Maryland men’s basketball head coach Mark Turgeon has a big decision to make with the final 2018 scholarship.
On Monday 247 Sports’ Josh Stirn reported that Maryland will host local transfer target Anthony Tarke. A toolsy but unpolished athlete from Gaithersburg, Maryland, Tarke spent his first two years of college at NJIT and now seeks a transfer to a high-major program after a breakout year. Maryland coach Mark Turgeon has a history of bringing in transfers to College Park, and for good reason. As he said in 2016 “[that’s] just the way college basketball is right now.”
Anthony Tarke is not the only transfer on Turgeon’s radar this spring. Turgeon has aggressively pursued Pittsburgh guard Parker Stewart (who just eliminated the Terrapins from contention yesterday), and has been linked with a number of other players. This comes as no surprise, as Maryland is losing between 5-7 players from their 2017-2018 roster. Michal Cekovsky, Jared Nickens, and Sean Obi graduated, Dion Wiley graduated and will transfer for his final year of eligibility, Justin Jackson is headed to the NBA draft, and Bruno Fernando and Kevin Huerter are considering joining him.
Turgeon has done well to fill the void left by those players by bringing in the seventh-best recruiting class in the nation according to 247 sports, but his recent activity on the transfer trail is perplexing. Could any of these potential recruits return positive value on Maryland’s final scholarship? Is there another option to fill the final scholarship that Turgeon isn’t considering?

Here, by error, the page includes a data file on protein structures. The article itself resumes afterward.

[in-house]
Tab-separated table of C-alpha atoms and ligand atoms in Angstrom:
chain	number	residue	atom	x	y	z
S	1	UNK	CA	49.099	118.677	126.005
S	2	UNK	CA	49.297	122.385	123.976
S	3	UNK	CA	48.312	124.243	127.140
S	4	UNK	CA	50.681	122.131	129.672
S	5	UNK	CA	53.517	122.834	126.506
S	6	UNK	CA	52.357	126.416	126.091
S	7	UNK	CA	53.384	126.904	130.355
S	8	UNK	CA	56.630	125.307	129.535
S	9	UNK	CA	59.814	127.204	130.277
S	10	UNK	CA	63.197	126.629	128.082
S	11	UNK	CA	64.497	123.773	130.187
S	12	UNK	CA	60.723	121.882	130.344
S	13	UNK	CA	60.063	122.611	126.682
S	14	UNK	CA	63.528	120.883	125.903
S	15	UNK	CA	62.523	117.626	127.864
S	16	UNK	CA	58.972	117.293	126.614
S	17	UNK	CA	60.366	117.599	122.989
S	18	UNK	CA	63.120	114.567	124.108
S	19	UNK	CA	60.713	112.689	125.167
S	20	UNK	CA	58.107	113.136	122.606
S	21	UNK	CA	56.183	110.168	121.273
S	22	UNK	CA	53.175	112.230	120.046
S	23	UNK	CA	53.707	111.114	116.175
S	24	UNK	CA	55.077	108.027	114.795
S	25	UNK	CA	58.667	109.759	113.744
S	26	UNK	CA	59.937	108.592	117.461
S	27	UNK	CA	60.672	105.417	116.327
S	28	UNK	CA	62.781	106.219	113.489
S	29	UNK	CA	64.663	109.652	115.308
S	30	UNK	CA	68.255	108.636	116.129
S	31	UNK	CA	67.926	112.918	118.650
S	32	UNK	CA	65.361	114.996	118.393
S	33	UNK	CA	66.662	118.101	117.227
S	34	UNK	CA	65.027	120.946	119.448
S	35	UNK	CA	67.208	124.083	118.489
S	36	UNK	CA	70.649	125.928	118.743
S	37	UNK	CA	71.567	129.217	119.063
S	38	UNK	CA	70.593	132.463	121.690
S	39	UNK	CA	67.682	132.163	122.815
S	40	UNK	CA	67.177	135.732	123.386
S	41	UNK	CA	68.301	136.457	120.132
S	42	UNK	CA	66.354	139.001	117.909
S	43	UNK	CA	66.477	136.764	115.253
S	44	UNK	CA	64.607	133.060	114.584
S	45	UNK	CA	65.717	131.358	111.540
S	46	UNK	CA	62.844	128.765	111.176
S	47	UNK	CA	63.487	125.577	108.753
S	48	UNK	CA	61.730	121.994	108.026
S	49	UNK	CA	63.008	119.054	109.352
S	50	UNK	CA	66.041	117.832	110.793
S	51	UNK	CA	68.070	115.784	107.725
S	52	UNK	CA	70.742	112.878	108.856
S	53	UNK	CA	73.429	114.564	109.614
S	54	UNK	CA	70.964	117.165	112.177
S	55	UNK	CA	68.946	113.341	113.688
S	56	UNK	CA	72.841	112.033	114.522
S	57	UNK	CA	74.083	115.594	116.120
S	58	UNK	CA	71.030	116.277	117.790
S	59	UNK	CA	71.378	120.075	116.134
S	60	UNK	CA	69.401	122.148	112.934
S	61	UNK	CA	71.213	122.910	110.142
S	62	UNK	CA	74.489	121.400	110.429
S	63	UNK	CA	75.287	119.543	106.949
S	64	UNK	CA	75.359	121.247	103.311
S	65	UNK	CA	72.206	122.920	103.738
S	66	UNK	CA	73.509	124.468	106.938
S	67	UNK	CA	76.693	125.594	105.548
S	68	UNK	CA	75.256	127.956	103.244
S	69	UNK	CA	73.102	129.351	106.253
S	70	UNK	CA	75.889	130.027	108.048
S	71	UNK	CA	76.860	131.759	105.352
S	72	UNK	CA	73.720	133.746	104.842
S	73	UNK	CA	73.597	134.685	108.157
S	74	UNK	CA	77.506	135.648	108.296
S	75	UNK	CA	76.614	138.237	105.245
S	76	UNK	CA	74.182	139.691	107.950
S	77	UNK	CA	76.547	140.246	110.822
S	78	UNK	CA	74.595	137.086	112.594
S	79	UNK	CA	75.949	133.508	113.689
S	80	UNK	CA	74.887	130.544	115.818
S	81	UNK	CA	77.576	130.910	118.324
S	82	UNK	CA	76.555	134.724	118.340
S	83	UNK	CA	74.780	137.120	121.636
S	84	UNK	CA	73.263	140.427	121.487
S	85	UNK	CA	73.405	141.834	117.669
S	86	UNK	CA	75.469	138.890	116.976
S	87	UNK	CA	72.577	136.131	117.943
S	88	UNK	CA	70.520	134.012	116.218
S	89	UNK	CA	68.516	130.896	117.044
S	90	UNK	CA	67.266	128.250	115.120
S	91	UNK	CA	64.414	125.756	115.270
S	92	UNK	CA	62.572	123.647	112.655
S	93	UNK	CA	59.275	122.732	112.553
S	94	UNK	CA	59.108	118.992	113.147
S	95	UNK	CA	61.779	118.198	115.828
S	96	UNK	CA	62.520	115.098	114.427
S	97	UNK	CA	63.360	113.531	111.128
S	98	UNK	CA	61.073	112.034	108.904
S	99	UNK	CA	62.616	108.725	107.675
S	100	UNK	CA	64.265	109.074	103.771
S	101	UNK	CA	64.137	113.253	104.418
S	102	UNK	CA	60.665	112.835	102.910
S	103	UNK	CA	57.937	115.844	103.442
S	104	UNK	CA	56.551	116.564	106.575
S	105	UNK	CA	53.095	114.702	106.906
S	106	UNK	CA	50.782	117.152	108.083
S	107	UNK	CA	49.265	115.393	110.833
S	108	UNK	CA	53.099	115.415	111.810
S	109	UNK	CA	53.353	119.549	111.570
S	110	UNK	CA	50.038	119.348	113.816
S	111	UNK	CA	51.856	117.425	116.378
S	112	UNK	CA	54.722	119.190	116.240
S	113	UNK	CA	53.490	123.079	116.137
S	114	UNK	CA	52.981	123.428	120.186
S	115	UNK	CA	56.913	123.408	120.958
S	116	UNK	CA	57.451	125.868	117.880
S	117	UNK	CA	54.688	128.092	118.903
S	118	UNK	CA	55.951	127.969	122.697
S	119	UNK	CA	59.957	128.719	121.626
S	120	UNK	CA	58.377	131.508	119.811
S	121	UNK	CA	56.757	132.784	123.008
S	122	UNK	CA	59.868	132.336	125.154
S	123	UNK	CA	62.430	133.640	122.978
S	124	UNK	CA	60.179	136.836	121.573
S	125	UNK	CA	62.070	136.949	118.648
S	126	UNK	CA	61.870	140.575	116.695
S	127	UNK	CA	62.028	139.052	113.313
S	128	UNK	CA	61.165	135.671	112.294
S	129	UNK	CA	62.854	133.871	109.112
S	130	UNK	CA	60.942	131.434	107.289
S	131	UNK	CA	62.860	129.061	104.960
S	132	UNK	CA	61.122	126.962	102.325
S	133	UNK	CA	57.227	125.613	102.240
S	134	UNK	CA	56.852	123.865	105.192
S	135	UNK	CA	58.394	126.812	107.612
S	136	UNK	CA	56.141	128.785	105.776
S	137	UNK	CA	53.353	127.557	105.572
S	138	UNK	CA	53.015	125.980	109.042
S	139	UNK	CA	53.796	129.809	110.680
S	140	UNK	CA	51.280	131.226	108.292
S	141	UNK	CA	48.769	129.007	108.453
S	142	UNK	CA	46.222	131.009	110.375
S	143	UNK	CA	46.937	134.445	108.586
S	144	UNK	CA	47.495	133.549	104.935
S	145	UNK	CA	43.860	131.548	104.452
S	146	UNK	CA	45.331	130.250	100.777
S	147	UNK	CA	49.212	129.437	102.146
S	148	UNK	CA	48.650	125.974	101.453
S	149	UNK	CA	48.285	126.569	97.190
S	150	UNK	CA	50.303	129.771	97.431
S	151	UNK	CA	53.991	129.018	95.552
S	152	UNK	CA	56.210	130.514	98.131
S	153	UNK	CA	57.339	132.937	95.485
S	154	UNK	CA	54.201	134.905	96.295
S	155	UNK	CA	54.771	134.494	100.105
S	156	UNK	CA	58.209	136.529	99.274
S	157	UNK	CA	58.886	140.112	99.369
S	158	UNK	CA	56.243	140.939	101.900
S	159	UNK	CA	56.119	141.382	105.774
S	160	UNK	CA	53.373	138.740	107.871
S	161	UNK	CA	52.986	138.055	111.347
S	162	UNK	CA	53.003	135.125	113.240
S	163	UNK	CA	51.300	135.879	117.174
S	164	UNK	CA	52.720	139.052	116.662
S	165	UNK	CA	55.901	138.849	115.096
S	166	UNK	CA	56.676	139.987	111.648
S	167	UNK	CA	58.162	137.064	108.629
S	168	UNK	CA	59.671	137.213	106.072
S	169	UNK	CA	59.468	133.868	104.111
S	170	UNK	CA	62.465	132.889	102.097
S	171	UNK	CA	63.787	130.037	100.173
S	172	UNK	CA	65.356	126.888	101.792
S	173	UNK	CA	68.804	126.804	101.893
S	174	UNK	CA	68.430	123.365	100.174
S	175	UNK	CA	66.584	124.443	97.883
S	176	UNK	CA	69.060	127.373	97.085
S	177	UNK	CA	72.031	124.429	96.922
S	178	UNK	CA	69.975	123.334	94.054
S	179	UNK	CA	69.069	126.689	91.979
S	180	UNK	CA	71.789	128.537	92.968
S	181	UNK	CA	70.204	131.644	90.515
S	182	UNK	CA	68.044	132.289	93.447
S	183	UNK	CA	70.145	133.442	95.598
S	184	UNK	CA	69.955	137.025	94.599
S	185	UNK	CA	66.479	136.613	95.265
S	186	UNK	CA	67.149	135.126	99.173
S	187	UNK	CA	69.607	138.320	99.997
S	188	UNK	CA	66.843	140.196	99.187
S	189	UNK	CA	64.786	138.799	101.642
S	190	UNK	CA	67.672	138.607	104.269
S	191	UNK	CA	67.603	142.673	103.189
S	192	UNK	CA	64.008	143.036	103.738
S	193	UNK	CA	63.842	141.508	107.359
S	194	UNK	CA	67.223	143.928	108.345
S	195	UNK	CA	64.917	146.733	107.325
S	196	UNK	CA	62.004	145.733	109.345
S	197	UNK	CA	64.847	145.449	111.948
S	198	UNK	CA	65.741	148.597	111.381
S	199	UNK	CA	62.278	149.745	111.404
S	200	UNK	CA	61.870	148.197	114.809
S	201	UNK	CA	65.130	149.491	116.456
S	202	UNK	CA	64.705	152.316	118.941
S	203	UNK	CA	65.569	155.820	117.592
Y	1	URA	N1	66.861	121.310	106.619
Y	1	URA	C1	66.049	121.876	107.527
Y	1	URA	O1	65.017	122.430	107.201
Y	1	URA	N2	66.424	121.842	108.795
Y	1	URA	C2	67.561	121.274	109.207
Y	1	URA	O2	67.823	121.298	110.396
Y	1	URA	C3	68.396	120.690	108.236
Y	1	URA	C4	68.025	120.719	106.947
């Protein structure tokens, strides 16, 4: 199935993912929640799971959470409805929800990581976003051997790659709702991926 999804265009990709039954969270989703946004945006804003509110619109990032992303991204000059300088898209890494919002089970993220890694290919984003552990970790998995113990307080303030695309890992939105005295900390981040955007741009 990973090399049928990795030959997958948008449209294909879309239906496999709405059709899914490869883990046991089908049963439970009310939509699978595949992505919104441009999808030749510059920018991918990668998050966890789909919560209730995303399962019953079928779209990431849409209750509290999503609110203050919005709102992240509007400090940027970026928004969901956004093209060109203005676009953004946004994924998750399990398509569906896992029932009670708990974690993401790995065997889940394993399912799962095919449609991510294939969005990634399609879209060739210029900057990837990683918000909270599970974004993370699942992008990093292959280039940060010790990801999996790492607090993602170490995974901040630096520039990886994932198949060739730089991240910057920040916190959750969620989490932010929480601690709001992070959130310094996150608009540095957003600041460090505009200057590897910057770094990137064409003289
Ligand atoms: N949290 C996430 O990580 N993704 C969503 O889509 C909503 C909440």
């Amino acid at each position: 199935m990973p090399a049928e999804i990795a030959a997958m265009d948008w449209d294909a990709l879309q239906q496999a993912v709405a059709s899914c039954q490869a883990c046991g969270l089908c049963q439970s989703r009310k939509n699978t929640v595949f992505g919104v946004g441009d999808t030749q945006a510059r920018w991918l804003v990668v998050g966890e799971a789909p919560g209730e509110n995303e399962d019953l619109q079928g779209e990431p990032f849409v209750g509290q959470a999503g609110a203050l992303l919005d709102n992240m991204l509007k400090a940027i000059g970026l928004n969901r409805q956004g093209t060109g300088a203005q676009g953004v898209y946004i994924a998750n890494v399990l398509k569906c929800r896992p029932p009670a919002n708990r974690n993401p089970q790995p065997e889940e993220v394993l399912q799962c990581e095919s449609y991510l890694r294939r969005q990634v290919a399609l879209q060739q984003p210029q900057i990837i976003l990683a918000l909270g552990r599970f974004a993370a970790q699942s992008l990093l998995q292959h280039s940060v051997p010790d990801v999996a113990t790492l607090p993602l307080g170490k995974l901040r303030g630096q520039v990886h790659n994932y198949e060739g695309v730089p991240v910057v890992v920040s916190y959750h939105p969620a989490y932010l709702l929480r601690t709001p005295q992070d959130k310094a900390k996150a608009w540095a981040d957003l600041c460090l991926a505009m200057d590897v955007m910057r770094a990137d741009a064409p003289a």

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Last season, only ten Maryland players averaged 10 minutes or more per game, and that included Justin Jackson and Ivan Bender, who played 10 and 7 games respectively. In other words, for the bulk of the season, Maryland’s rotation ran eight players deep. Assuming the Terps are able to avoid the injury bug, Turgeon will have the flexibility to return to his prefered 10-man rotation. That said, it is unlikely that any player he adds will be able to crack the lineup.
In past years, Turgeon has brought in recruits at positions of need, such as LG Gill, Dez Wells, Robert Carter Jr., and even Varun Ram. These players all came into the team and made immediate impacts, with Gill, Wells, and Carter jumping right into the starting lineup, and Ram challenging star point guard Melo Trimble in every practice when no other player could. What is curious though, is that the players Turgeon has pursued of late are not at positions of need.
With Bruno Fernando projected to be selected near the back-end of the first round NBA draft come June, and Justin Jackson already a professional, Maryland is relying on Ivan Bender, young boy Jalen Smith, and Schnider Herard once he is eligible, to carry the frontcourt. It would be right up Turgeon’s alley to bring in a veteran center to start alongside Bender while he grooms Smith. But Turgeon whiffed on his main forward transfer targets in Trey Porter and DeSean Murray, and has been chasing vanity players in their stead. Recent transfer targets Tarke, and former DePaul guard Brandon Cyrus are projects at best, and they both play on the wing — the position of greatest depth for the Terrapins.